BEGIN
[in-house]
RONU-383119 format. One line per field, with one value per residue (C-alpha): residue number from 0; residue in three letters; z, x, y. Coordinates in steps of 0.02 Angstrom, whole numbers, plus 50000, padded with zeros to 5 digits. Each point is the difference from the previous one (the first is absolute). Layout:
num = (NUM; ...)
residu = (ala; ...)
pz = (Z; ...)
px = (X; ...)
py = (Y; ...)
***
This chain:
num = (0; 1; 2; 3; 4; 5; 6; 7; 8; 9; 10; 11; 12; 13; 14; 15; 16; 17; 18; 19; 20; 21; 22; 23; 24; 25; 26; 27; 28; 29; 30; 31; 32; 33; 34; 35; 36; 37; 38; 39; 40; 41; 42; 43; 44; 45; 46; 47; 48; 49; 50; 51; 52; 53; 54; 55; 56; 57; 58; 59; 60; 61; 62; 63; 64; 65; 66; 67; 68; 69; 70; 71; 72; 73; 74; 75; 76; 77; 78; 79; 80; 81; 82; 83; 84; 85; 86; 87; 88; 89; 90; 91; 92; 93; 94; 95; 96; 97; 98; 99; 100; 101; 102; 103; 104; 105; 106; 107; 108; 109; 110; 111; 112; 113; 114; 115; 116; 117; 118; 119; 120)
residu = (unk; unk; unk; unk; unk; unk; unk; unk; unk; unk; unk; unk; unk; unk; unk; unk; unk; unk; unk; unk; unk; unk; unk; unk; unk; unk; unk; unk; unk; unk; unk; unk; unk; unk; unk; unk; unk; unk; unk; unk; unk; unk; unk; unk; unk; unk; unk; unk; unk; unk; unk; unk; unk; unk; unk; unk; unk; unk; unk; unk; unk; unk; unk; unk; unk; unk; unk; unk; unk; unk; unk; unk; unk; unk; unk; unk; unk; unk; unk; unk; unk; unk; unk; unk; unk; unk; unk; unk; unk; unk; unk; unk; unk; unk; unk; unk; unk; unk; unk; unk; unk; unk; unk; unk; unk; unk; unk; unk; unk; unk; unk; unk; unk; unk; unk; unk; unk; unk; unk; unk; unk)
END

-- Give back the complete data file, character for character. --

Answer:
[in-house]
RONU-383119 format. One line per field, with one value per residue (C-alpha): residue number from 0; residue in three letters; z, x, y. Coordinates in steps of 0.02 Angstrom, whole numbers, plus 50000, padded with zeros to 5 digits. Each point is the difference from the previous one (the first is absolute). Layout:
num = (NUM; ...)
residu = (ala; ...)
pz = (Z; ...)
px = (X; ...)
py = (Y; ...)
***
This chain:
num = (0; 1; 2; 3; 4; 5; 6; 7; 8; 9; 10; 11; 12; 13; 14; 15; 16; 17; 18; 19; 20; 21; 22; 23; 24; 25; 26; 27; 28; 29; 30; 31; 32; 33; 34; 35; 36; 37; 38; 39; 40; 41; 42; 43; 44; 45; 46; 47; 48; 49; 50; 51; 52; 53; 54; 55; 56; 57; 58; 59; 60; 61; 62; 63; 64; 65; 66; 67; 68; 69; 70; 71; 72; 73; 74; 75; 76; 77; 78; 79; 80; 81; 82; 83; 84; 85; 86; 87; 88; 89; 90; 91; 92; 93; 94; 95; 96; 97; 98; 99; 100; 101; 102; 103; 104; 105; 106; 107; 108; 109; 110; 111; 112; 113; 114; 115; 116; 117; 118; 119; 120)
residu = (unk; unk; unk; unk; unk; unk; unk; unk; unk; unk; unk; unk; unk; unk; unk; unk; unk; unk; unk; unk; unk; unk; unk; unk; unk; unk; unk; unk; unk; unk; unk; unk; unk; unk; unk; unk; unk; unk; unk; unk; unk; unk; unk; unk; unk; unk; unk; unk; unk; unk; unk; unk; unk; unk; unk; unk; unk; unk; unk; unk; unk; unk; unk; unk; unk; unk; unk; unk; unk; unk; unk; unk; unk; unk; unk; unk; unk; unk; unk; unk; unk; unk; unk; unk; unk; unk; unk; unk; unk; unk; unk; unk; unk; unk; unk; unk; unk; unk; unk; unk; unk; unk; unk; unk; unk; unk; unk; unk; unk; unk; unk; unk; unk; unk; unk; unk; unk; unk; unk; unk; unk)